On a quiet October day, with no cruise ships in port, Noah Boos stood looking at a sign right next to a kootéeyaa, or totem pole, on Juneau’s waterfront. The sign breaks down what each of the carved figures are — a bear with curved teeth and large formline eyes, an eagle with a face painted in red on its back, a killer whale with a fish in its mouth — and at the top, a Kaagwaantaan clan member.
“I love these signs,” he said. “(They) tell you a little bit about what the totems are all about.”
Boos said he’s been to Juneau before, but not since the kootéeyaa sprang up. He said he likes that cruise ship passengers can learn so much after getting off their boats.
“First thing you’d see pretty much would be the totems and the signs,” he said.
The organization put up storyboards in late September to educate visitors and protect the poles from mistreatment.
“These are objects that are sacred for Lingít people,” said SHI’s Ricardo Worl. “And we hope that the storyboards will help people learn more about our history and how sacred these kootéeyaa are for us.”
Each storyboard has a diagram of the pole, with a breakdown of what each symbol is and the story the kootéeyaa tells. It also lists the artist, their clan and clan stories.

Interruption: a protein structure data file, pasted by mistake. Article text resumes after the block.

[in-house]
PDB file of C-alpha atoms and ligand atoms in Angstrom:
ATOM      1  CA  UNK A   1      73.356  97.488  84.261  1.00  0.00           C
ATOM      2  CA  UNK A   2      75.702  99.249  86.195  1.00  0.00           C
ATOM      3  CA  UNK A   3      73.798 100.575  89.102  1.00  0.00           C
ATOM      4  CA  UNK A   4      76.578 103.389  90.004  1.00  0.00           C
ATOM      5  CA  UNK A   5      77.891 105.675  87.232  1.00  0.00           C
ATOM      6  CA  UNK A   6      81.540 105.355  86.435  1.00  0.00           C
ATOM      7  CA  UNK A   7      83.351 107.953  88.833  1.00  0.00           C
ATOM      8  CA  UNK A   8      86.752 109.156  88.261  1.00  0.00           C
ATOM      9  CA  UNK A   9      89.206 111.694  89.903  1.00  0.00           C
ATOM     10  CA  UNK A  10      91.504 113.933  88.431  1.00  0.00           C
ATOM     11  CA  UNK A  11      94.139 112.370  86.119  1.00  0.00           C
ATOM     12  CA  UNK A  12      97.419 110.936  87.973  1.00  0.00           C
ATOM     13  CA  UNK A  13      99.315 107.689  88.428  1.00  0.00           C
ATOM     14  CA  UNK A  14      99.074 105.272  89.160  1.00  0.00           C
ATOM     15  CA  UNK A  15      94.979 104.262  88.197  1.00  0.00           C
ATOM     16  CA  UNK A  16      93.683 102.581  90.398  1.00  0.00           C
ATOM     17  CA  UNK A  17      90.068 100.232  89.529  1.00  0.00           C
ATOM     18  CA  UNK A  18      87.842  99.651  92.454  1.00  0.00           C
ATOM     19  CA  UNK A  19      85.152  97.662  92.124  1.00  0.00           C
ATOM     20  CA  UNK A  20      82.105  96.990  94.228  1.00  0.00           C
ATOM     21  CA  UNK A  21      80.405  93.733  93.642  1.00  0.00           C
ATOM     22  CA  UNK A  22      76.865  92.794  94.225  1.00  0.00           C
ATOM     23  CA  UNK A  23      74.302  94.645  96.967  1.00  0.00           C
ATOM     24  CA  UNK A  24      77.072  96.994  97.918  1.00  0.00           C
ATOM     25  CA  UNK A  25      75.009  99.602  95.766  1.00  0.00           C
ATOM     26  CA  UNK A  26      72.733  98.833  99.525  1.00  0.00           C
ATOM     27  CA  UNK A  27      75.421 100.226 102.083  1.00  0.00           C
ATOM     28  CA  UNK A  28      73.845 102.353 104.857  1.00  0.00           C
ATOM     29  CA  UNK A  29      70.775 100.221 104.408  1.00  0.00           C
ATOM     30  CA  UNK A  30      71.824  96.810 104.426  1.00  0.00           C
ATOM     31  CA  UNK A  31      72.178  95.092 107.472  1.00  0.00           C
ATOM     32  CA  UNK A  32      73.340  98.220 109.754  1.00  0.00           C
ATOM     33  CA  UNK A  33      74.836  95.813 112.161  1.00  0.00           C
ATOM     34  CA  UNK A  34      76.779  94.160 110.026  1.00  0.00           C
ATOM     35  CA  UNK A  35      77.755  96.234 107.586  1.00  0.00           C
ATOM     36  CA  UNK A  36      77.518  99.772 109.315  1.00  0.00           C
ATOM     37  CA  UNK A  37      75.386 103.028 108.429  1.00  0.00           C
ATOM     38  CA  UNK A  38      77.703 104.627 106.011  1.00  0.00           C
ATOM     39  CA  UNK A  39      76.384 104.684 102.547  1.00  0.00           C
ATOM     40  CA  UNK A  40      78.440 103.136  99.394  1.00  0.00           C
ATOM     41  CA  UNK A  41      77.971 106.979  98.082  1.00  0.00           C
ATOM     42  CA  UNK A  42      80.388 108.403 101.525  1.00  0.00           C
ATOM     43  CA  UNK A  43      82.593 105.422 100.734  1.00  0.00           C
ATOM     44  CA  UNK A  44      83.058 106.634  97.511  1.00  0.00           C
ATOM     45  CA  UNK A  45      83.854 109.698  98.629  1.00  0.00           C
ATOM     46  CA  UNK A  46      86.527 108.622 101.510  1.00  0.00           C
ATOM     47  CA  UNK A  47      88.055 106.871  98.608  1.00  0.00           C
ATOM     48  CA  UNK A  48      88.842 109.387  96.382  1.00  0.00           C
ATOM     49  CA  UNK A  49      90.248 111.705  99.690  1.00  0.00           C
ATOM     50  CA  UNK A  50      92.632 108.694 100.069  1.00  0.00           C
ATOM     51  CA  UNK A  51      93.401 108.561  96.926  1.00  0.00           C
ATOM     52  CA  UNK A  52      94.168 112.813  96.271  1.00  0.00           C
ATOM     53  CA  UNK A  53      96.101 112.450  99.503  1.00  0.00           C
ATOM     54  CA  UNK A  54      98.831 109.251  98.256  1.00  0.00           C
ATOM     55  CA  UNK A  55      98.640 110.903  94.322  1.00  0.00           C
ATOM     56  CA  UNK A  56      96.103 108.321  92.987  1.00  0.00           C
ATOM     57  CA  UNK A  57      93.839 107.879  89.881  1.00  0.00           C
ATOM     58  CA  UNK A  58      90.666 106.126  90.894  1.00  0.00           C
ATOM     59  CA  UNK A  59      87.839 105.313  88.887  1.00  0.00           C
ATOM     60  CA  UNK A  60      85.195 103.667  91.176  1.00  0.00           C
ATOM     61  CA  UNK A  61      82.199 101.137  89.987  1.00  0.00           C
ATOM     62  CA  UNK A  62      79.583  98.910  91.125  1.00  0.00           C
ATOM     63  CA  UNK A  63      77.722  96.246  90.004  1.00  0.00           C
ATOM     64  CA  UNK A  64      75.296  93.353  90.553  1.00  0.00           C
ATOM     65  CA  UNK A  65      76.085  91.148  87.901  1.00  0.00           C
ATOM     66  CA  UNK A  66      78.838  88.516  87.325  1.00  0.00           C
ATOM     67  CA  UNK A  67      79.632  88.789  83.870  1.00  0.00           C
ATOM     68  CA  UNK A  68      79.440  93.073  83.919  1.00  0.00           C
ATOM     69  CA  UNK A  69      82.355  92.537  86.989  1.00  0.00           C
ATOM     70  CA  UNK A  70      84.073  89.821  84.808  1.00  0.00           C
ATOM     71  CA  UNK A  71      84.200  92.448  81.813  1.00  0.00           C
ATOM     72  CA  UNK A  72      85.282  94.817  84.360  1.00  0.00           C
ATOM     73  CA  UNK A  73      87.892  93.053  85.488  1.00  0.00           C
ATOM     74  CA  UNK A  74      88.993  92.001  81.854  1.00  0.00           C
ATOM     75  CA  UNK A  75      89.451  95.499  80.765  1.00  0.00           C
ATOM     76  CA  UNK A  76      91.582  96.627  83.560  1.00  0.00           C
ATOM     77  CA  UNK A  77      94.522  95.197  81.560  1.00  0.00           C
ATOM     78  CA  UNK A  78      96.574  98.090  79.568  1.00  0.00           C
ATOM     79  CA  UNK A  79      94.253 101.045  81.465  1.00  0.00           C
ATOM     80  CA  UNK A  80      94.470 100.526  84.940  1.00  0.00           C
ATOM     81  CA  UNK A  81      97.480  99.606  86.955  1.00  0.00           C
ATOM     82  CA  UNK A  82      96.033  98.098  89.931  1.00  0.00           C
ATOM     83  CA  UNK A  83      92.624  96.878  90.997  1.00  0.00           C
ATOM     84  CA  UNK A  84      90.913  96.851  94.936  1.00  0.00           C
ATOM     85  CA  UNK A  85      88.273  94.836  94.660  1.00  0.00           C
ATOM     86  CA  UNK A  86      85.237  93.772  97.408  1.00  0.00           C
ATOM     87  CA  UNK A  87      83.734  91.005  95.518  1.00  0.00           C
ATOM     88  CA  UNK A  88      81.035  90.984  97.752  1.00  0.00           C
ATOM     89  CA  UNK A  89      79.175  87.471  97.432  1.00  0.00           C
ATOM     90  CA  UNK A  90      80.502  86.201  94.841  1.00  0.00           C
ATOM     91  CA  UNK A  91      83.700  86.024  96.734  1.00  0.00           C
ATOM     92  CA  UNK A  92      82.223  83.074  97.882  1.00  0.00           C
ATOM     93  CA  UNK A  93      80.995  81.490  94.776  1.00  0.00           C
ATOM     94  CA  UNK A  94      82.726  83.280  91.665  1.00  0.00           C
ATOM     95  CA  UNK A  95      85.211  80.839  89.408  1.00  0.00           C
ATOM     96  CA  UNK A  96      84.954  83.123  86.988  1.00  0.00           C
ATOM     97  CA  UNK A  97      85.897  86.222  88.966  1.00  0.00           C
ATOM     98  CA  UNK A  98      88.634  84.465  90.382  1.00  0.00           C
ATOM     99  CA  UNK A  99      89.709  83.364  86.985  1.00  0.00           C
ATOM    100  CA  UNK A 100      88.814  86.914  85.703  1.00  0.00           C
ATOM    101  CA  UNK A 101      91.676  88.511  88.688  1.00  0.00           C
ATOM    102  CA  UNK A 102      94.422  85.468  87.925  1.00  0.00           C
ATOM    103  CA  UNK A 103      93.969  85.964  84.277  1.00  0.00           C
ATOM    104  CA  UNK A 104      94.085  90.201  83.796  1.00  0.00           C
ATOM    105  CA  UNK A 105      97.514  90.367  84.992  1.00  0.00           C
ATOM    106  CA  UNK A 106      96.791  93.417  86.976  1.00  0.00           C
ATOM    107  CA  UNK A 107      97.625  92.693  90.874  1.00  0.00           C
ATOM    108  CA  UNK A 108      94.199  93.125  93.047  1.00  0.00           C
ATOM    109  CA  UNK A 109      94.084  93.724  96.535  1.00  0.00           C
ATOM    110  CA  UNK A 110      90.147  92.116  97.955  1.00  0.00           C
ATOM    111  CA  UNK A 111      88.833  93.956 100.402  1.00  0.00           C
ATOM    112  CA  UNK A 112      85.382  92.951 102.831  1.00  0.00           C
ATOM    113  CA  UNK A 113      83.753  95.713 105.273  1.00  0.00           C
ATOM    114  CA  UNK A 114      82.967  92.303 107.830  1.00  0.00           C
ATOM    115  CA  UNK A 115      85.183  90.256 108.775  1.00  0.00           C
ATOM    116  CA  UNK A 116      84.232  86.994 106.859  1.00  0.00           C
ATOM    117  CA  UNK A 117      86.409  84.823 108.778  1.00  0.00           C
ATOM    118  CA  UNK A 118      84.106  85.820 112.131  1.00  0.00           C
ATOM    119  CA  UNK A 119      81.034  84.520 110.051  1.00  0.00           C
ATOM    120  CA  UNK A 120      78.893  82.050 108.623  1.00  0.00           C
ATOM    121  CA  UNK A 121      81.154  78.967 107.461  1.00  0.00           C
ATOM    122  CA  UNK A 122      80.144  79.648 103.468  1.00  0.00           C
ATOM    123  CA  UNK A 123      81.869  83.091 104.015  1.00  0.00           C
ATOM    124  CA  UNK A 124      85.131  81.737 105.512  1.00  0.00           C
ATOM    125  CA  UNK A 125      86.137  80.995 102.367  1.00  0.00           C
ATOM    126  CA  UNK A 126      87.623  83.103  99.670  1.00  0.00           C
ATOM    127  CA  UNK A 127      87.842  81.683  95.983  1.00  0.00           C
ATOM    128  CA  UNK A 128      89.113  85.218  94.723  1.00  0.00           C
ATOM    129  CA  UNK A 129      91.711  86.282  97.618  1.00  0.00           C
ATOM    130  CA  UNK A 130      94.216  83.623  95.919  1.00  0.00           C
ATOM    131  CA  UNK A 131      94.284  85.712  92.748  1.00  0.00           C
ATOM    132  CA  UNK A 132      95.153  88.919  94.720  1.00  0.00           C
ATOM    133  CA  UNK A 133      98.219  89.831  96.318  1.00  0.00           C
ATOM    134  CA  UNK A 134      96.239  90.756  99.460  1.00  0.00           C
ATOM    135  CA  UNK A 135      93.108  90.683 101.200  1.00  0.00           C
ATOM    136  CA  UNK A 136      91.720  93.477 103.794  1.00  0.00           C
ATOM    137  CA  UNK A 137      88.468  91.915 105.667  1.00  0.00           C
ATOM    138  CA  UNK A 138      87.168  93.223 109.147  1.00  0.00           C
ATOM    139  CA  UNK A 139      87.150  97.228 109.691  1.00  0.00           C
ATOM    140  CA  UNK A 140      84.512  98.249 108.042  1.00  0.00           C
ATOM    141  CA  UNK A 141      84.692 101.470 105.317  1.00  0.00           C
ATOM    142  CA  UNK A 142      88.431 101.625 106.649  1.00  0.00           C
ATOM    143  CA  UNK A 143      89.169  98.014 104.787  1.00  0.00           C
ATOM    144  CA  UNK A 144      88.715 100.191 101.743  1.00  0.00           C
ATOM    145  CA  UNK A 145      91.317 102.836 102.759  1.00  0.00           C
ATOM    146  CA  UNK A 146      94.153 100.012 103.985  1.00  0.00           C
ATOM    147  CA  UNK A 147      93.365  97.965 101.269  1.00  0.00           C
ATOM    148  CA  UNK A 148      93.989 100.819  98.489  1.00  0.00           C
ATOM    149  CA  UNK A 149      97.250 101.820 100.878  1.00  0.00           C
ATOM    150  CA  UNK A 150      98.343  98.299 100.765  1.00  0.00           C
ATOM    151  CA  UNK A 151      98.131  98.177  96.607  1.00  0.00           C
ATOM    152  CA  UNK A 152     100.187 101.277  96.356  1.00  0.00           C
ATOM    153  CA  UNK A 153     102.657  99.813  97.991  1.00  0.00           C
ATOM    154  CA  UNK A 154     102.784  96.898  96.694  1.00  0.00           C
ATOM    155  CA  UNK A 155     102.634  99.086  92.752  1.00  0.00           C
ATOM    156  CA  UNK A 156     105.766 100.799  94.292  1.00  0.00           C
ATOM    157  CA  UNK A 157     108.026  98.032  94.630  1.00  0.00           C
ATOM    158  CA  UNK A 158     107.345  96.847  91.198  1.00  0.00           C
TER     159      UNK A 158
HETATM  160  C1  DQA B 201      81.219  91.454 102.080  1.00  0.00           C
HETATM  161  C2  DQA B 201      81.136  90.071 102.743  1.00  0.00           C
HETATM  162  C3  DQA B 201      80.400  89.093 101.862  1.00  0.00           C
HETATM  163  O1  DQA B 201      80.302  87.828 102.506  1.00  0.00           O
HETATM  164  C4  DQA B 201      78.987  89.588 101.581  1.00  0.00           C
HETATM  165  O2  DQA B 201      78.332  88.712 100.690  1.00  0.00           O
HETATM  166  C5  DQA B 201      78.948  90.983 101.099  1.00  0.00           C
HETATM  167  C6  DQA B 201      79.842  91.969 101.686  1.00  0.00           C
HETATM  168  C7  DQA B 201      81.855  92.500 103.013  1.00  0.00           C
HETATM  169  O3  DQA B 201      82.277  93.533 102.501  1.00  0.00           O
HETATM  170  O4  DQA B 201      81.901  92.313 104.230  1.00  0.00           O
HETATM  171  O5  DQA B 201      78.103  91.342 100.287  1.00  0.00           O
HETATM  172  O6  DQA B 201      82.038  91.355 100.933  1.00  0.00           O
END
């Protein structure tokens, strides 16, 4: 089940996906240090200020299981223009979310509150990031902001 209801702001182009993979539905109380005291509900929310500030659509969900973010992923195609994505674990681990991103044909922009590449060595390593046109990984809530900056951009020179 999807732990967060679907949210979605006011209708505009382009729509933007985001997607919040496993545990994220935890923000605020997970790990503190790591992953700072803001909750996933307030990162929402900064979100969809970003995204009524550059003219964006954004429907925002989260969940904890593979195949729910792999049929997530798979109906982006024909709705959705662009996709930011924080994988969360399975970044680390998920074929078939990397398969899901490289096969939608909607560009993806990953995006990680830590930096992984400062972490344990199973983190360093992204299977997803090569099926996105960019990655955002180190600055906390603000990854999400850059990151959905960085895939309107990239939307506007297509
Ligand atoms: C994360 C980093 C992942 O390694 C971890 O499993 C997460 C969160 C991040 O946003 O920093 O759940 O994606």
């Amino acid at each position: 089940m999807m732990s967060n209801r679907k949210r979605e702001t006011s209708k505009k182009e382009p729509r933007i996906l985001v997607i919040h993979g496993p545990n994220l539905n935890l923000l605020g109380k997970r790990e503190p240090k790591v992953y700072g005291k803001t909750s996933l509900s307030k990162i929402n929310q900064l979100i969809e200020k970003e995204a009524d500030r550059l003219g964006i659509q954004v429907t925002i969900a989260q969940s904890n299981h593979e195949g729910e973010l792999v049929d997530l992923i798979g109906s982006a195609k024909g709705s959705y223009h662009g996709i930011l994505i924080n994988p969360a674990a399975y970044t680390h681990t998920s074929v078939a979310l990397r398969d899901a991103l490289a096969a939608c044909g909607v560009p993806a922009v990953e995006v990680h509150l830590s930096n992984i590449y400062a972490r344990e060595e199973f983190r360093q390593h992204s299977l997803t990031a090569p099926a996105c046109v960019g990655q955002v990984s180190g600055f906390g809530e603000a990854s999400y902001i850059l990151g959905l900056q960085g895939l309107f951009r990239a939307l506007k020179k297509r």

Early in the cruise season, pictures surfaced of tourists putting children in the large, brass hands of the Shangukeidí Kootéeyaa. Community members were frustrated with these and other examples of people mistreating and touching the poles.
Worl said SHI discussed erecting barriers to stop it, but decided not to.
“We thought about that, putting verbiage on the storyboards: ‘Please don’t touch, these are sacred objects.’ But the more we thought about it, the more we believe that everyone in this community has a responsibility to educate our visitors,” he said.
Worl said mistreatment of the kootéeyaa likely stems from a lack of understanding about what they mean to Alaska Native people. He said he wants non-Native residents and those in the tourism industry to speak up when people act inappropriately with the kootéeyaa.
“For our visitors, this is an excellent opportunity to learn that this is more than art,” he said.
The 12 poles are part of the Kootéeyaa Deiyí, or Totem Pole Trail. Eventually, SHI plans to install 30 poles total along the docks, many representing clans.
The kootéeyaa will give Indigenous people keys to understanding their identities and their ancestors, he said.
“They tell our history. They tell clan stories. They make connections from our ancestors to our current generations,” Worl said. “Our grandchildren will now be able to come and view the Kootéeyaa and confirm their identity to their ancestors and to their crests.”
Worl said SHI has the funding to commission one more kootéeyaa and is seeking funding for 17 more.